“Thunder” Dan Mullen has built another winner in Starkville. A stout looking 16th ranked Mississippi State team takes the field against UMass in a game that should push the Bulldogs to 7-2 on the season, with the Alabama Crimson Tide rolling in the following Saturday. Per yearly custom, Mullen’s name leads the list for open college football jobs – most prominently the University of Florida, where Mullen won two national championships as offensive coordinator and his old boss at Mississippi State, Scott Stricklin, is currently athletic director.

I’m not buying the Mullen to Gainesville talk. Or at least, here’s some perspective on why it’s far from a big jump, let alone a sure thing (5:00 mark).

Ole Miss (3-5, 1-4) visits Kentucky (6-2, 3-2) with a different kind of uncertainty around its future head coach – just surely that it won’t be interim guy Matt Luke. The discussion is now about who is the right guy to raise the future Rebels back up from the NCAA rubble into SEC contention. This one’s about fit. Ole Miss needs a low-profile coach who can 1) rebuild a program, 2) win some games, and 3) be more blue-collar than star-chaser. One name I like: University of Alabama-Birmingham (UAB) coach Bill Clark. Years ago, Sylvester Croom cleaned up Jackie Sherrill’s mess at Mississippi State and cleared the way for Mullen to win big.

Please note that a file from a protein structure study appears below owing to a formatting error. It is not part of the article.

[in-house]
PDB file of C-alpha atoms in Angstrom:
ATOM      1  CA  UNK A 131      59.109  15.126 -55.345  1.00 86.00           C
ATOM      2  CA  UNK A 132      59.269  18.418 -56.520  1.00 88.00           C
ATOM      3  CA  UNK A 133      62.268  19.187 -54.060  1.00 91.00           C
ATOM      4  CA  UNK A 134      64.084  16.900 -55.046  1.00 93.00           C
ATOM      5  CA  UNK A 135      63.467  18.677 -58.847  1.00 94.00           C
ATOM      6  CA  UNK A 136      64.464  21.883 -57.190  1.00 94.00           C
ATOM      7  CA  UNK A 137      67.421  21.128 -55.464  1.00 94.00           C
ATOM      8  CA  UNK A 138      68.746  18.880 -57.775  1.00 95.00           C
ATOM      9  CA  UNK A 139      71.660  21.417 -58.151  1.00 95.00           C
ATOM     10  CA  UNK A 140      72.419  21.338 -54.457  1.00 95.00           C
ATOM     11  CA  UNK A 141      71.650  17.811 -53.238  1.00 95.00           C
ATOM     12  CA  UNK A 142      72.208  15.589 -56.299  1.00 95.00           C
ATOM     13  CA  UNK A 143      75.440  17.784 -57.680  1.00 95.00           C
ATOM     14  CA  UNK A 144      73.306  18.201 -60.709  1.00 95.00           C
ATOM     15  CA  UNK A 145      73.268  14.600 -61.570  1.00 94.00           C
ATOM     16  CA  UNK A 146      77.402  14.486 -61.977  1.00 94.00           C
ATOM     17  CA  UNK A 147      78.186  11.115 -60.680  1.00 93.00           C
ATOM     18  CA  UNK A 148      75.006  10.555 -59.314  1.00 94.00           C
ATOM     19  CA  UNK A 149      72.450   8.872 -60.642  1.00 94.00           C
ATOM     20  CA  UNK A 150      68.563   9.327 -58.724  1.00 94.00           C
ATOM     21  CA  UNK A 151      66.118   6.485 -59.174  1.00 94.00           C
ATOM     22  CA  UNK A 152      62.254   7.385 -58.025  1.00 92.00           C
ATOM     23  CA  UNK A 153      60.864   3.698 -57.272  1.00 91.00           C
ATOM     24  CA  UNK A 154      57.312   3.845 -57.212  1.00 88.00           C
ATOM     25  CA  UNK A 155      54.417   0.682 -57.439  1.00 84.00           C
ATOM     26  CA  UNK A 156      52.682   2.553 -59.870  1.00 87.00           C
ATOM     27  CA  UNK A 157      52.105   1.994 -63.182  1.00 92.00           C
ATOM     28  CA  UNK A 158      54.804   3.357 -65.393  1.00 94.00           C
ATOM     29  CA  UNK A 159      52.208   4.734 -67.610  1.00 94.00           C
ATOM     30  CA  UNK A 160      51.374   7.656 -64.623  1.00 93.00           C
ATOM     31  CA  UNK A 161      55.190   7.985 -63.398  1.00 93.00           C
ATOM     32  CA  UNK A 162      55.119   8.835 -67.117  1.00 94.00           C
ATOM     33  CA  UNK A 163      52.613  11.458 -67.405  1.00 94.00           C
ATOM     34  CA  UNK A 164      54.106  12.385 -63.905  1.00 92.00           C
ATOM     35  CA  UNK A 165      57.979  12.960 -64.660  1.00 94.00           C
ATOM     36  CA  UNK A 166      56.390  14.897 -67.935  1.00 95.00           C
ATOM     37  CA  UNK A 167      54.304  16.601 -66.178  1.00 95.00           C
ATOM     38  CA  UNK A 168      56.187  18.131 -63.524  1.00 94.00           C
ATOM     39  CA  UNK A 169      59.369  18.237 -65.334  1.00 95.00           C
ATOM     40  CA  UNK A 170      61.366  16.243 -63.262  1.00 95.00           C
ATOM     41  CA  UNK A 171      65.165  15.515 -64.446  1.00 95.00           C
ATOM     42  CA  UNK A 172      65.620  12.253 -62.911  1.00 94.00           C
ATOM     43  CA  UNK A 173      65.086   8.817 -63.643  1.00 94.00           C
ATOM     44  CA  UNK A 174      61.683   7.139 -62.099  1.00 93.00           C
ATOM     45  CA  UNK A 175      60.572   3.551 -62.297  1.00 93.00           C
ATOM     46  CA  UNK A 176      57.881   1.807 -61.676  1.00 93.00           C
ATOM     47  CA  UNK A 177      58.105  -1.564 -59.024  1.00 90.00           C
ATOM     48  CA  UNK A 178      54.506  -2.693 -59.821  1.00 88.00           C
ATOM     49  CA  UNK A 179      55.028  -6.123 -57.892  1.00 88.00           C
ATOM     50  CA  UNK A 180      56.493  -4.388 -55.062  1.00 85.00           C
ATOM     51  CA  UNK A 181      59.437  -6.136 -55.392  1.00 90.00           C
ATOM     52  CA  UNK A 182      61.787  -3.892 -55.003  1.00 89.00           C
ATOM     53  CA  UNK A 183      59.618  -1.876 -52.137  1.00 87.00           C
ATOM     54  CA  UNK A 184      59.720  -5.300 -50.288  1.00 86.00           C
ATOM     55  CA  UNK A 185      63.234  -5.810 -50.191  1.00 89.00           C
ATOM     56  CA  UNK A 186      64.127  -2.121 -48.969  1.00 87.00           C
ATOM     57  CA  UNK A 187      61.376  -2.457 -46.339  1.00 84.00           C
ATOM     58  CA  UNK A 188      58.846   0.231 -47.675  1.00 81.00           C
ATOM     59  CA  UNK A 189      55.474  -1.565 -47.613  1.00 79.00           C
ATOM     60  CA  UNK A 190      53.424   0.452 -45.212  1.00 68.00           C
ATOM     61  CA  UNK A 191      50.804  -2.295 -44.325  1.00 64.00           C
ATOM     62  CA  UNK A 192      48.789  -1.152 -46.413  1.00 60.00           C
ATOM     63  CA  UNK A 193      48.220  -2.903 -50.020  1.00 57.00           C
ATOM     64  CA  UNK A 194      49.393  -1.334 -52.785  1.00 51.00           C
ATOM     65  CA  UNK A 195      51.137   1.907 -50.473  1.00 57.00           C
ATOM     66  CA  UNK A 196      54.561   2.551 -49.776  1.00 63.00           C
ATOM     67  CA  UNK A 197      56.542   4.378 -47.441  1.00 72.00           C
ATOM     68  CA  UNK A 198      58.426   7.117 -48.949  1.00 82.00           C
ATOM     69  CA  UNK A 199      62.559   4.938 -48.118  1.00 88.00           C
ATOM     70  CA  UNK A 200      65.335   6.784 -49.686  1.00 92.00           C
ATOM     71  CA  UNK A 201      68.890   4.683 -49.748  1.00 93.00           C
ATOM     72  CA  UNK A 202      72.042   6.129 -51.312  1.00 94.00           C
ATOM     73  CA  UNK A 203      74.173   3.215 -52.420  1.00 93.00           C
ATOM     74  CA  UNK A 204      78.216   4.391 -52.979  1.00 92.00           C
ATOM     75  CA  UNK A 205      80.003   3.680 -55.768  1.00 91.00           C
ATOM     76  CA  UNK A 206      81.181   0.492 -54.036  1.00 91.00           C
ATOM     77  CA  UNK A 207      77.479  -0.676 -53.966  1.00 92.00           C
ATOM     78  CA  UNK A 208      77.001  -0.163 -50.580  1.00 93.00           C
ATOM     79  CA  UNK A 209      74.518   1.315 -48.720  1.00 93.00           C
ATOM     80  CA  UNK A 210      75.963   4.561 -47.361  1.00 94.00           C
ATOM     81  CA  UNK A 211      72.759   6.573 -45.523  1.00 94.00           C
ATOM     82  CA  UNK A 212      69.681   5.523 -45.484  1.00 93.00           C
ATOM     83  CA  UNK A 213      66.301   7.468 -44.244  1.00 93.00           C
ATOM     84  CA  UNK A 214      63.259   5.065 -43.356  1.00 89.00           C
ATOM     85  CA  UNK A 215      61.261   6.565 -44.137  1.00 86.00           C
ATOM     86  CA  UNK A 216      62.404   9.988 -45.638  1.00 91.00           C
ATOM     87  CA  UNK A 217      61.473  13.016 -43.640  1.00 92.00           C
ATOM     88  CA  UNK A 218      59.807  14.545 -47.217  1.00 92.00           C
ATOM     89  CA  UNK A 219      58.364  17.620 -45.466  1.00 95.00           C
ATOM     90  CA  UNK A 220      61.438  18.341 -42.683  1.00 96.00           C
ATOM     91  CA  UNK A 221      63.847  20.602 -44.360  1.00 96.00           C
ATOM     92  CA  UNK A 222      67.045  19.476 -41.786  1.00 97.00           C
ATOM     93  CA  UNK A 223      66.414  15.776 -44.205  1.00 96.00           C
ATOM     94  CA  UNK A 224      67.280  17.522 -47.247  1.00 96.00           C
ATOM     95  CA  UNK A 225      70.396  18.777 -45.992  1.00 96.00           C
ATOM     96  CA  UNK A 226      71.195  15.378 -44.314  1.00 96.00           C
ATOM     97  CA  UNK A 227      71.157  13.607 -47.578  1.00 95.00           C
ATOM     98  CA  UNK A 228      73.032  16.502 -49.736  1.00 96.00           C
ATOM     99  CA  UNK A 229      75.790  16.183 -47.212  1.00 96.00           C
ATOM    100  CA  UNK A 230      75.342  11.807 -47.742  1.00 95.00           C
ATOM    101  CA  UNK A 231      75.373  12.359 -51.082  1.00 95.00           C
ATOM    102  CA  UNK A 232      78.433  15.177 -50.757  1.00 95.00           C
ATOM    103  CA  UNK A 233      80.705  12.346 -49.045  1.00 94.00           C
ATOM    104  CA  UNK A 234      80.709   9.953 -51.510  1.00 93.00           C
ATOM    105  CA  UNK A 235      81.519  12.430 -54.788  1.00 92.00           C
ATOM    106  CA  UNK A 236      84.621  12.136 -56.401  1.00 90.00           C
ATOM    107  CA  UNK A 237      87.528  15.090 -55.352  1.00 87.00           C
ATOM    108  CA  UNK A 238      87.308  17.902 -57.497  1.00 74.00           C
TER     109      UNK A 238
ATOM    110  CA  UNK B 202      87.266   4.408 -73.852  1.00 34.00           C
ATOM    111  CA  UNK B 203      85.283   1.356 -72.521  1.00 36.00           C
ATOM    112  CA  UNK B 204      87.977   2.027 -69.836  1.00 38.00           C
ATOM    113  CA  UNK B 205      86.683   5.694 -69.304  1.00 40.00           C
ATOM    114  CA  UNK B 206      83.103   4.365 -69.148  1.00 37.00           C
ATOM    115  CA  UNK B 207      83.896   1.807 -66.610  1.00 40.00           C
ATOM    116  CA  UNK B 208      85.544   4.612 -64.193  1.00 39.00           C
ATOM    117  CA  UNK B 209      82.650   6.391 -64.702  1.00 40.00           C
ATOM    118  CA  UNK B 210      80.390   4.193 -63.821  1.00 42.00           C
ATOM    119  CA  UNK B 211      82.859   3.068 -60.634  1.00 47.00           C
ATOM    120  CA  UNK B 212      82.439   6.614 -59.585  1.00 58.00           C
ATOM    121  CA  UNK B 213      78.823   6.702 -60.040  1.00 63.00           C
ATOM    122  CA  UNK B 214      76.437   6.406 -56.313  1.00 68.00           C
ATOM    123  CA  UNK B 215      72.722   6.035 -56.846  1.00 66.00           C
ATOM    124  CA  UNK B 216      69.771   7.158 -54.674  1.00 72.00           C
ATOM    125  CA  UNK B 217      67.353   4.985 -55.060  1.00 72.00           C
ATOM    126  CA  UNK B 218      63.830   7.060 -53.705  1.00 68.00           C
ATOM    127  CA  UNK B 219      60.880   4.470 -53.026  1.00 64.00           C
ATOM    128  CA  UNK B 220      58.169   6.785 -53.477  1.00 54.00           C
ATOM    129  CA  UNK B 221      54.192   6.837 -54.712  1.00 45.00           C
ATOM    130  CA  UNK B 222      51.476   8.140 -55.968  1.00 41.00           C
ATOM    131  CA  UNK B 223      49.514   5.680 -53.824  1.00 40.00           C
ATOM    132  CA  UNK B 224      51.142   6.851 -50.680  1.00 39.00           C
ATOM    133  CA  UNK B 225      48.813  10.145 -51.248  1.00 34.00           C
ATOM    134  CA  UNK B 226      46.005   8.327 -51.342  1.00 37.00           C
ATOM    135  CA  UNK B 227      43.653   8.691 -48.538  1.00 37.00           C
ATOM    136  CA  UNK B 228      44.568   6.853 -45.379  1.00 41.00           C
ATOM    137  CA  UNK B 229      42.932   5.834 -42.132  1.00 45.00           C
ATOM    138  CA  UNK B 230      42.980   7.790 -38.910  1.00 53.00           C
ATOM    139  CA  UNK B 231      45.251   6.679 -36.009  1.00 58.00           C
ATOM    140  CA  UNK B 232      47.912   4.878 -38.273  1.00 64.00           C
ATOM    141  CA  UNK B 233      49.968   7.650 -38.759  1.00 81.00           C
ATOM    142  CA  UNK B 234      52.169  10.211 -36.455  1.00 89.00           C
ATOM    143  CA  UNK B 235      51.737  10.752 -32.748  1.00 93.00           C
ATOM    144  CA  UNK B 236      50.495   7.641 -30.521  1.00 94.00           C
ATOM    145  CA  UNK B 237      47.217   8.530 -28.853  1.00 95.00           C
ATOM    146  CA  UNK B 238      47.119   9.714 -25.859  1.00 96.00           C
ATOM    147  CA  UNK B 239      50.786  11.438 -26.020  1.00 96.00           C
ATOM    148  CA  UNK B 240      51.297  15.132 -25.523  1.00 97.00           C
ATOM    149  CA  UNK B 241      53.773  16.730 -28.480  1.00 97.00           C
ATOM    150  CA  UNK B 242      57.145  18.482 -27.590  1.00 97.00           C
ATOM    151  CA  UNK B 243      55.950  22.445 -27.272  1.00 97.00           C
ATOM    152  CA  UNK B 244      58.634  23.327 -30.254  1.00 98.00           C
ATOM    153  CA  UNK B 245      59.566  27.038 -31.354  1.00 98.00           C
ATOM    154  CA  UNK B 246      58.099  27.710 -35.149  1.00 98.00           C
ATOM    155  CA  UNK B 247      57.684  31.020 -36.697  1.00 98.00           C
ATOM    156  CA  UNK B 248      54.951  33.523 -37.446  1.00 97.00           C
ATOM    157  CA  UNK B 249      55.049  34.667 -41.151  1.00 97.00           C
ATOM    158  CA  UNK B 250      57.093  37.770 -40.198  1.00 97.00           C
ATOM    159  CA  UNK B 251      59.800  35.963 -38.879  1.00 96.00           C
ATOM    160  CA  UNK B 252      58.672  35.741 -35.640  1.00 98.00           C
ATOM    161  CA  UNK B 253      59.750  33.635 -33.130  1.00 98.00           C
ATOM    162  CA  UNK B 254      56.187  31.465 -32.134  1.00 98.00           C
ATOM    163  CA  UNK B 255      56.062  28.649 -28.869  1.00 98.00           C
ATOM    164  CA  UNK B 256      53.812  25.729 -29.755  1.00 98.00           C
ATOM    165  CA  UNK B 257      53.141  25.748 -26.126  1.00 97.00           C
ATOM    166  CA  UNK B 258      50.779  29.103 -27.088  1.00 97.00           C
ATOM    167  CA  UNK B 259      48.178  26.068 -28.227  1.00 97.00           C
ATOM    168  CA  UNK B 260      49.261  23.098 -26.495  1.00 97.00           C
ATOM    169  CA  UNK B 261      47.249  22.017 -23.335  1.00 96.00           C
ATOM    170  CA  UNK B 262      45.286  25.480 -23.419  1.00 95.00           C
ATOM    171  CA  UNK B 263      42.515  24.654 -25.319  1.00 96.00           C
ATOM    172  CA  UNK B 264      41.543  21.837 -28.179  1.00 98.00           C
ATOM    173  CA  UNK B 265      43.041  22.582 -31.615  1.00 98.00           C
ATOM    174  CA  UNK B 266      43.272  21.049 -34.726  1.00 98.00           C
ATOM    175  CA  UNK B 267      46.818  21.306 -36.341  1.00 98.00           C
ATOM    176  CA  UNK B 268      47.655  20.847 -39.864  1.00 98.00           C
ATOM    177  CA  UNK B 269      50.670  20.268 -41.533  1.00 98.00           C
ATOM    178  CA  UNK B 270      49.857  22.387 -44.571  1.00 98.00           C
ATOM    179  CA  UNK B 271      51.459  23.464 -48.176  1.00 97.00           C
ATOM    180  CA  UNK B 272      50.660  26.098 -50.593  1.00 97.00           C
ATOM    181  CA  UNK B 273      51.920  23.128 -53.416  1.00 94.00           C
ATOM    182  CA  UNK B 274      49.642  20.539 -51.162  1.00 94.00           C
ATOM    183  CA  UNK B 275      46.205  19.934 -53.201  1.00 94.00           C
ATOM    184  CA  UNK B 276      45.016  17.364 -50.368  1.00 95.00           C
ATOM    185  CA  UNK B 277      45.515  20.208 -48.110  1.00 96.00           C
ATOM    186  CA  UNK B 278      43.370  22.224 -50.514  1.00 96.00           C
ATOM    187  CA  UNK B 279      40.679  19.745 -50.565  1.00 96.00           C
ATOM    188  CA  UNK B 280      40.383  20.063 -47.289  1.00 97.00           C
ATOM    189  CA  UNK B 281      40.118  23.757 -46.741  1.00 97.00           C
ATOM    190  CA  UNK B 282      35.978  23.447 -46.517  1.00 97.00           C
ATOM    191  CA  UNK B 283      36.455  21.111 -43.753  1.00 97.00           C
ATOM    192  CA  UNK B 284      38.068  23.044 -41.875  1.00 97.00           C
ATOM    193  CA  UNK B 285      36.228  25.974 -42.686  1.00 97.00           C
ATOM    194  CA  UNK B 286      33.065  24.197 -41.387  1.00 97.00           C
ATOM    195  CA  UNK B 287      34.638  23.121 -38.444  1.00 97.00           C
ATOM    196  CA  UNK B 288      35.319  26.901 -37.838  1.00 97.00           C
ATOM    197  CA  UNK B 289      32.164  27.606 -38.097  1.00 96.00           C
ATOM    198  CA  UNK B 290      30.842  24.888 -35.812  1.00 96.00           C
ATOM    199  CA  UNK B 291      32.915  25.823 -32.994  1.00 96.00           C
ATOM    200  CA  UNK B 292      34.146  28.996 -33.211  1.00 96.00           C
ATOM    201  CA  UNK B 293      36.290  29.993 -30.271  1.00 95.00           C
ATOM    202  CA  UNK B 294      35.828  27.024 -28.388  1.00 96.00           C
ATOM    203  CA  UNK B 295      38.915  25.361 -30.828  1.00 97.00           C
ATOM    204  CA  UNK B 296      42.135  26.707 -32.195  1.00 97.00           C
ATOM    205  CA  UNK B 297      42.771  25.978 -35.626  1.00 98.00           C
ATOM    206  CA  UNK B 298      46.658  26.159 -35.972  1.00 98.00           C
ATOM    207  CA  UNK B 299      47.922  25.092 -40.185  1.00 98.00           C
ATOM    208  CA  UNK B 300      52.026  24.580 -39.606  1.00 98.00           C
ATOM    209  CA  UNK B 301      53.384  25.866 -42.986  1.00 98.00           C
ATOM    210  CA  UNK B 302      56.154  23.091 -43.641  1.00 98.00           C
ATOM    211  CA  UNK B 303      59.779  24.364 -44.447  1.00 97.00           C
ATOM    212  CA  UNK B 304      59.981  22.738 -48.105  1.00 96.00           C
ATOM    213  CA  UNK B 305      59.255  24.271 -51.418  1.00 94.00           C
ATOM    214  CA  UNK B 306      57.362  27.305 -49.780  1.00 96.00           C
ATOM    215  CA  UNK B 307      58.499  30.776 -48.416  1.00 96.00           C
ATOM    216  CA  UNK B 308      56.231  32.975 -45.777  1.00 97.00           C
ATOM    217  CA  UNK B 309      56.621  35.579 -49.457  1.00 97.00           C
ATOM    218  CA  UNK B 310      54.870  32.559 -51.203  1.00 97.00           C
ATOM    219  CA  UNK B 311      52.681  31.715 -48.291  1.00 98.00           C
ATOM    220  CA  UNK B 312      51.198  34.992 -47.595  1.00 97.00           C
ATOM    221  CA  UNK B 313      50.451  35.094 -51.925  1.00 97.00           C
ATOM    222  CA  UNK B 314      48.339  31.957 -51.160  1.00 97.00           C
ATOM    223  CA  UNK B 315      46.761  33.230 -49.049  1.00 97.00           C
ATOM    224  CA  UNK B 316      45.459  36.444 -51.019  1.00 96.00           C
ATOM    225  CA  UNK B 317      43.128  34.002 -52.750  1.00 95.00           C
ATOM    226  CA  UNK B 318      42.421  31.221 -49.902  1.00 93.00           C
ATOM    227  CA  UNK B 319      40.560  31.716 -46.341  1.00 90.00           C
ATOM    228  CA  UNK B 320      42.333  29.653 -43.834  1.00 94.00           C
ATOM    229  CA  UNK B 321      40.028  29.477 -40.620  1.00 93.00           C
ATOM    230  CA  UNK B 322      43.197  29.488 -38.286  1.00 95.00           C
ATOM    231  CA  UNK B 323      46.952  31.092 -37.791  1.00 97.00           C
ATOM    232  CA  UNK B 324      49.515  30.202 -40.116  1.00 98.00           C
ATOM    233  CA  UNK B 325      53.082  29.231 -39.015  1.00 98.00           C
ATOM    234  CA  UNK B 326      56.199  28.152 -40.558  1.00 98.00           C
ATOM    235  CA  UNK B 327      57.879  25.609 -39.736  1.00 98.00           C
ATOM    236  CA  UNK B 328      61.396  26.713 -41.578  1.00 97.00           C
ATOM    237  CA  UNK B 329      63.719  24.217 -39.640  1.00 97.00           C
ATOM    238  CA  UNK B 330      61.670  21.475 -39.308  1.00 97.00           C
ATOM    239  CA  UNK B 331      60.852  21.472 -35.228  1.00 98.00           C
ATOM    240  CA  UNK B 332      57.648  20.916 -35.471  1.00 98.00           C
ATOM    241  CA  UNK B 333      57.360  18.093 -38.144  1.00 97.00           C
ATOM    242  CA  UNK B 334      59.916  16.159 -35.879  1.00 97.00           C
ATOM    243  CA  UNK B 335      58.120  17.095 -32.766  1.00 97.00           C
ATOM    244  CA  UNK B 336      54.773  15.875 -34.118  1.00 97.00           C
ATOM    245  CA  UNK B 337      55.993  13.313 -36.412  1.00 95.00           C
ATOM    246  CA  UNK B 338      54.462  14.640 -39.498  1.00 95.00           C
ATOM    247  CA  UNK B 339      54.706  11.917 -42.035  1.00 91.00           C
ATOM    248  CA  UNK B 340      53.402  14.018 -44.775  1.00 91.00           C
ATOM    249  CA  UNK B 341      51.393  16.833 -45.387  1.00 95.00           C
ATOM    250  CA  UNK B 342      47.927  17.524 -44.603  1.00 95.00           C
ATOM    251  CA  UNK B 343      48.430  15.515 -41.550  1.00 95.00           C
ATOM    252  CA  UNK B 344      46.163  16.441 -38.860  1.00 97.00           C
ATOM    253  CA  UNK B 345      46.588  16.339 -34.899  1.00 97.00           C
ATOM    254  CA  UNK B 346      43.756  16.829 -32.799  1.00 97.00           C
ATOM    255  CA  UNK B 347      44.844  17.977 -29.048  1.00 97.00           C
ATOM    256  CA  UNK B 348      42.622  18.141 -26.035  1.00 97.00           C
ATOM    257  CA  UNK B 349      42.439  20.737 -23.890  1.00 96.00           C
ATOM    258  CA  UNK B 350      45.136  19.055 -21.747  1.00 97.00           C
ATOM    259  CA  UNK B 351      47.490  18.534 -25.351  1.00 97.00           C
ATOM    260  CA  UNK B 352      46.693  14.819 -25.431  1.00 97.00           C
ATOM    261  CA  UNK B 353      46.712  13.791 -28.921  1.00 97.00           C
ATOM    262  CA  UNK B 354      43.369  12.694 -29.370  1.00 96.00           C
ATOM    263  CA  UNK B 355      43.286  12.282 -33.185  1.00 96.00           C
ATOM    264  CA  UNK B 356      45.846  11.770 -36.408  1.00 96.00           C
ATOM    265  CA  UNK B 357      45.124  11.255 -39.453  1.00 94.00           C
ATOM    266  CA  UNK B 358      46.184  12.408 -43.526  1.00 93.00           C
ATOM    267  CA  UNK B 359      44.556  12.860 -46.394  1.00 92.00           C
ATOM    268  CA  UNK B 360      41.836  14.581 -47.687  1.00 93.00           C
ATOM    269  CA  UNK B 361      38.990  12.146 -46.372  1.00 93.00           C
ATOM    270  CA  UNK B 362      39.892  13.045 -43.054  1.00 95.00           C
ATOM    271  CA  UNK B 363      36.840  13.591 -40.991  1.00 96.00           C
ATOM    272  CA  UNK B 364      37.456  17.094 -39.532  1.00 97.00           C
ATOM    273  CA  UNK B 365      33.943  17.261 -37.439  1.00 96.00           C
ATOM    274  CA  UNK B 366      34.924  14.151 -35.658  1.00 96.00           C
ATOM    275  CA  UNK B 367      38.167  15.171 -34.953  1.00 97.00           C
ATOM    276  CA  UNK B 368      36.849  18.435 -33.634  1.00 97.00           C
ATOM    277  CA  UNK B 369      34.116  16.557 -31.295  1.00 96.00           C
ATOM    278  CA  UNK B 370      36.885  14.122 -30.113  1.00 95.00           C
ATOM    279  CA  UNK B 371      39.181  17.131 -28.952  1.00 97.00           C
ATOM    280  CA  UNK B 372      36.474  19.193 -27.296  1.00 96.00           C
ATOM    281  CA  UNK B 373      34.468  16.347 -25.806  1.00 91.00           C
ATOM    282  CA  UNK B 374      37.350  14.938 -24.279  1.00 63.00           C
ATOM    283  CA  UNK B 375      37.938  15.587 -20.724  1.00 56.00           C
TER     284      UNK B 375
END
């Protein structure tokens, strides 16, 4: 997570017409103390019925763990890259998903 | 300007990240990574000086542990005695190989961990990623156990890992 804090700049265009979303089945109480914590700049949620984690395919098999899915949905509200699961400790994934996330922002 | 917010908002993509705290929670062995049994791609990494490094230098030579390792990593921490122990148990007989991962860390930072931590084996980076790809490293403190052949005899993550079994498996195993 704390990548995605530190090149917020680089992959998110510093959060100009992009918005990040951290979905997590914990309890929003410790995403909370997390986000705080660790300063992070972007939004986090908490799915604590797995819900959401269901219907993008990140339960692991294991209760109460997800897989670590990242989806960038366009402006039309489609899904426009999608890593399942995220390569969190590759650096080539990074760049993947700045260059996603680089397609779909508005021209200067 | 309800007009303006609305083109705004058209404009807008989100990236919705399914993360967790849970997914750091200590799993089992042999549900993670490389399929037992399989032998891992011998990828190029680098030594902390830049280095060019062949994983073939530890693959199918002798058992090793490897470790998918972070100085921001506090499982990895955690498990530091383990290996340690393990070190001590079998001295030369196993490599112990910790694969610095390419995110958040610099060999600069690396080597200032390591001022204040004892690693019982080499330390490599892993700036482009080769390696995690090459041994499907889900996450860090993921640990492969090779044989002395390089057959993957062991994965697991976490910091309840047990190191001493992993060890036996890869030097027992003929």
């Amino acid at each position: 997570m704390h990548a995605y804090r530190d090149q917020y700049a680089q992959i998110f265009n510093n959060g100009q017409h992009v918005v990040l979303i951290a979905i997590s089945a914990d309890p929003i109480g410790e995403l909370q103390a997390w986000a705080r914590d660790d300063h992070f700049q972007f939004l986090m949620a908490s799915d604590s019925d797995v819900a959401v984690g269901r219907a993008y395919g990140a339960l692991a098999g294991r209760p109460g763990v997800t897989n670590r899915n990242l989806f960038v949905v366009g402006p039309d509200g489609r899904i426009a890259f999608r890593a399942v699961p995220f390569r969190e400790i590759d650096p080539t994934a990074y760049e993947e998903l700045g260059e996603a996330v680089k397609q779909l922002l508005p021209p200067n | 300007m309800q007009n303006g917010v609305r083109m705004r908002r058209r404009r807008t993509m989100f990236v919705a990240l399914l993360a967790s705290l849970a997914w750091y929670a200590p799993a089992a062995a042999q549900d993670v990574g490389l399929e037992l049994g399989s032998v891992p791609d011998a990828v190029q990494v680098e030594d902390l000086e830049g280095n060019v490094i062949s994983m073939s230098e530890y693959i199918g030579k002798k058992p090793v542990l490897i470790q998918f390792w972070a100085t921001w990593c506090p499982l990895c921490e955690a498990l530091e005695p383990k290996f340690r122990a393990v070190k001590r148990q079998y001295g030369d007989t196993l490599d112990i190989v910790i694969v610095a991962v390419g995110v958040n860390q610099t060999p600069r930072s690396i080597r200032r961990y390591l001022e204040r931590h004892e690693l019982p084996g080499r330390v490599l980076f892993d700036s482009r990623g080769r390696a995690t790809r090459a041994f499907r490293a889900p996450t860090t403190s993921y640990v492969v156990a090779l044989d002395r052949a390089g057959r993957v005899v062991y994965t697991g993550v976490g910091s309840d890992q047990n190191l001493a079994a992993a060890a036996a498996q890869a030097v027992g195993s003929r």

Likewise in Oxford: it will be the coach after the next one who has the opportunity to win big. Clark, or someone like him, is the hero Ole Miss needs right now.  (Pictured here to the right.)

Southern Miss (5-3, 3-2) heads to Rocky Top, where Tennessee coach Butch Jones is burning alive. Golden Eagles second year coach Jay Hopson is still looking to find his footing. USM was streaking with three straight wins but just as suddenly got derailed in a 30-12 home loss to the aforementioned UAB. (Read: Clark can flat coach). Expect an ugly, low-scoring affair; the norm under Jones, and fine for Hopson’s taste.